(This is the second article in an occasional series about Breaking the Fourth Wall in sex-aware performance. Here was the first.)

I can see you! And that’s WONDERFUL.

I don’t always have a choice about lighting with Smut Slam, but when I do, I leave the house lights up, at least a little bit, and keep the stage lights dim. I want the place where the mic stand is to occupy the same psychological space as the audience; I want the audience to feel that, if they felt brave enough, they could be there too. I want them to identify with the slammers, and so the bright stage lights stay off.

Also, I want to be able to see the audience. I want to be able to look right into their eager eyes.

This makes me different from a lot of other performers. I mean, maybe they also would like to be able to see the faces of their audience, but if so, they should say something to the people teching their shows. I’m noticing it anew here in Berlin, at loads of comedy nights in action, but I’ve seen it before, too, that people seem to want to keep the contrast high between the brightly lit stage and the invisible audience in the dark.

Hell, out on the Fringe circuit, I have heard other performers say it, that they’re happy that they can’t see the audience. I hear that, and inside I shake myself and am grateful that I found the right tone of my performance from the beginning, one that brings me face to face to face, as much as possible. I experimented a little with pieces that have considerably less or no eye contact—hello, slut (r)evolution and Desire—but for the most part, I’ve found that making room for eye contact creates the environment that I want for my shows, whether they’re the solo plays or Smut Slams.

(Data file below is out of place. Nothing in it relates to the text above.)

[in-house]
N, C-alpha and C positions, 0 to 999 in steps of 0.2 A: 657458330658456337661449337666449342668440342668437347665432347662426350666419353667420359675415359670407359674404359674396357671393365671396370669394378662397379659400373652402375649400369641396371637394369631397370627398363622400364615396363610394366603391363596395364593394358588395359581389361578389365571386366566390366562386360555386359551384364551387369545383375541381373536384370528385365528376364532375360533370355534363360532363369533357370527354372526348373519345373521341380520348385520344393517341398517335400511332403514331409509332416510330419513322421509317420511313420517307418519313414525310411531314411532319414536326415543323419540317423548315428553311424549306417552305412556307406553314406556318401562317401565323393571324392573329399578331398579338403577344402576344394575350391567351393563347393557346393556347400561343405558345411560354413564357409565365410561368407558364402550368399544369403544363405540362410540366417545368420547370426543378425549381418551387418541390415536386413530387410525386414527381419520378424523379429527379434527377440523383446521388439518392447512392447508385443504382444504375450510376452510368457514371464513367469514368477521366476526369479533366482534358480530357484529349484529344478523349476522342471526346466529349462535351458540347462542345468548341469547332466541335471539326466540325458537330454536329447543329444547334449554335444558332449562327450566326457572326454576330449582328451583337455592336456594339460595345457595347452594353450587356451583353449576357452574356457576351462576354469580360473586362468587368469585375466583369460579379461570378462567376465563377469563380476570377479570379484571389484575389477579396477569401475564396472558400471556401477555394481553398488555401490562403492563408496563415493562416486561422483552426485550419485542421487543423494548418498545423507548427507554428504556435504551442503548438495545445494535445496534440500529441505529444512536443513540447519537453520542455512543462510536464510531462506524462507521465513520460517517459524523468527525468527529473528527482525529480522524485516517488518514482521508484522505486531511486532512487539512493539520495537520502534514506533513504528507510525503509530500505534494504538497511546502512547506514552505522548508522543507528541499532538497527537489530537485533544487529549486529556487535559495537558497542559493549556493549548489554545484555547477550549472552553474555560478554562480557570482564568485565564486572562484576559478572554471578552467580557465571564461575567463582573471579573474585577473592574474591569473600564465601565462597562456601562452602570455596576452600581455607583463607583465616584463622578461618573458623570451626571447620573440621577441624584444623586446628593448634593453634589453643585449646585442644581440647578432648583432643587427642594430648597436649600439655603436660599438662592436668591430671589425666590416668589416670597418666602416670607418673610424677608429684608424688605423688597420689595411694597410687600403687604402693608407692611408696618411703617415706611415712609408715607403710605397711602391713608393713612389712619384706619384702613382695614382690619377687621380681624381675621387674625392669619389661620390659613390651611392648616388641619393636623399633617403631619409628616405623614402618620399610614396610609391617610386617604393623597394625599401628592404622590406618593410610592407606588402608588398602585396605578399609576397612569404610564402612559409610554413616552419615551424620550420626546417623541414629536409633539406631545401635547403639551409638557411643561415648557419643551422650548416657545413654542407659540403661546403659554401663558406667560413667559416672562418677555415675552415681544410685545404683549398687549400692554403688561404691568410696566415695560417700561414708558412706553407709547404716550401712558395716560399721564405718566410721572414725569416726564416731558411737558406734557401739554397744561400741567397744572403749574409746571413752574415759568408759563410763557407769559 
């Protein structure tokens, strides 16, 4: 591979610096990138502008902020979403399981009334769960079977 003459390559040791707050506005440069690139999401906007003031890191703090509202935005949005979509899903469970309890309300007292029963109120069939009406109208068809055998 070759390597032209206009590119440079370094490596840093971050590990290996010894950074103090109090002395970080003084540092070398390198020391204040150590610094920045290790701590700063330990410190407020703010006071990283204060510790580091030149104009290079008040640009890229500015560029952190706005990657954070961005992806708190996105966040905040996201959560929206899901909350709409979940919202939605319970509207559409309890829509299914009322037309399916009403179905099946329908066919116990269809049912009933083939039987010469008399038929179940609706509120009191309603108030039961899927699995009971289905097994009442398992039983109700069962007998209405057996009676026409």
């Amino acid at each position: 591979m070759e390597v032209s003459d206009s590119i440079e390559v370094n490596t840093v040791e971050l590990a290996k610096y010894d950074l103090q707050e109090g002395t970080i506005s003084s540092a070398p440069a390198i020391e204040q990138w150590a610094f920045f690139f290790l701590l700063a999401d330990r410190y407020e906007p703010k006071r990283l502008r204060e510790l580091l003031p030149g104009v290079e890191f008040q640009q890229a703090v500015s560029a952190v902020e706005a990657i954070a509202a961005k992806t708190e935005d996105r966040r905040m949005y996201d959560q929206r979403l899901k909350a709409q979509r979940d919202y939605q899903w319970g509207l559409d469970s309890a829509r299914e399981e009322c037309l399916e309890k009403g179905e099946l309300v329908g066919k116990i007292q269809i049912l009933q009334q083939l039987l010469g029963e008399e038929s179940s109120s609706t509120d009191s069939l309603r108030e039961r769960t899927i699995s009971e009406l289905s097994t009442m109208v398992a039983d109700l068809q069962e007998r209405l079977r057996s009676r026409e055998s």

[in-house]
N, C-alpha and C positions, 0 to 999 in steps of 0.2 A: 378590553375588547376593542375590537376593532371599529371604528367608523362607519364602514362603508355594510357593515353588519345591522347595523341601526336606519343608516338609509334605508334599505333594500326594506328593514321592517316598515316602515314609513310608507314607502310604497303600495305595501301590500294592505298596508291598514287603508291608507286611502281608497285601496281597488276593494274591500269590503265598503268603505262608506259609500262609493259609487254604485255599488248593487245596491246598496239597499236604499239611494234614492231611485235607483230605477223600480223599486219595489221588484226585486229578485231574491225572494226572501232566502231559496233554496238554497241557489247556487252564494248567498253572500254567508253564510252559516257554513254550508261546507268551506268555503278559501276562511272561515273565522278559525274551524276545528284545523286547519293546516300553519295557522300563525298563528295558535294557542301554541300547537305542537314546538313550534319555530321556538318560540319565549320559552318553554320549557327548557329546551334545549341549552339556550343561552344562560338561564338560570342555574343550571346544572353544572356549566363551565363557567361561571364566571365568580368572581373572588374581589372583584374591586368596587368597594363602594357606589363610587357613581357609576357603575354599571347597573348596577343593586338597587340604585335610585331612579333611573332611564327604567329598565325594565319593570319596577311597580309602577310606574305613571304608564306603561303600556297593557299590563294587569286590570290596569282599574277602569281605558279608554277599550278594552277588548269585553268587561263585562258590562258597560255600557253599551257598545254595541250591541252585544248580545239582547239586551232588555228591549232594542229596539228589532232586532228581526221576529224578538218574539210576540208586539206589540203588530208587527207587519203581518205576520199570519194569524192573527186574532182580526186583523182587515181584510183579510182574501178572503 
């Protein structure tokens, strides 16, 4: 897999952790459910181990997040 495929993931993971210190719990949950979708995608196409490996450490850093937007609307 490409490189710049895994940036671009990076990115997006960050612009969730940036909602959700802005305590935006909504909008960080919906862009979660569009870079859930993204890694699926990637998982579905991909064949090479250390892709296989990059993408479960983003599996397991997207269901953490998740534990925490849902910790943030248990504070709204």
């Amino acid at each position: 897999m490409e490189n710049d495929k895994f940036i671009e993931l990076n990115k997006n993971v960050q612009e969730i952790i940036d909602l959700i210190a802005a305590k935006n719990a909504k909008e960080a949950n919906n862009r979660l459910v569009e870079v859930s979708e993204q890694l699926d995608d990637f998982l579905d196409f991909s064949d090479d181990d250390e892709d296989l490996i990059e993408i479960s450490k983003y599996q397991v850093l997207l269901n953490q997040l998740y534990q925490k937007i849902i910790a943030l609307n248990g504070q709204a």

I want the audience to really understand that they are in the space with me, that they do not have the protection of darkness to hide in. We have seen what anonymity empowers people to do on the Internet; I don’t want to give any space to that option in my shows. You can be seen, if you are in the audience of a slam. You need to own your own reactions, whatever they may be.

Not only that, but if I am sharing intimate things, I want to know who I’m sharing them with. Certainly people have different levels of comfort with eye contact, but in my shows, the lighting has to at least allow for the occasional possibility. Never mind gauging response; I just want to communicate with them.

I really enjoy it, in my shows, when the lines of non-verbal communication between performer and audience, between teller and listener, are open. And I feel it’s the best way to do justice to the material, and to those of us sharing that material. Sex in theatre and comedy and storytelling tends to get distanced or buffered already; either it’s over the top or it’s got a tinge of shame. Lighting the space so that the topic of sex stays safely on stage does nothing to further sex-aware performance. Or rather, it does nothing that I think we as a culture need more of.

I want the opposite of that. I want to see you. I want you to know that I’m seeing you. It can be awkward as hell, but that is how the best conversations are.


If you think the theatre/performance world needs more critical thinking about including sex and sexuality, you can support my efforts in that arena and become a patron of mine over on Patreon. Your small per-piece pledge will help my work go farther and faster!

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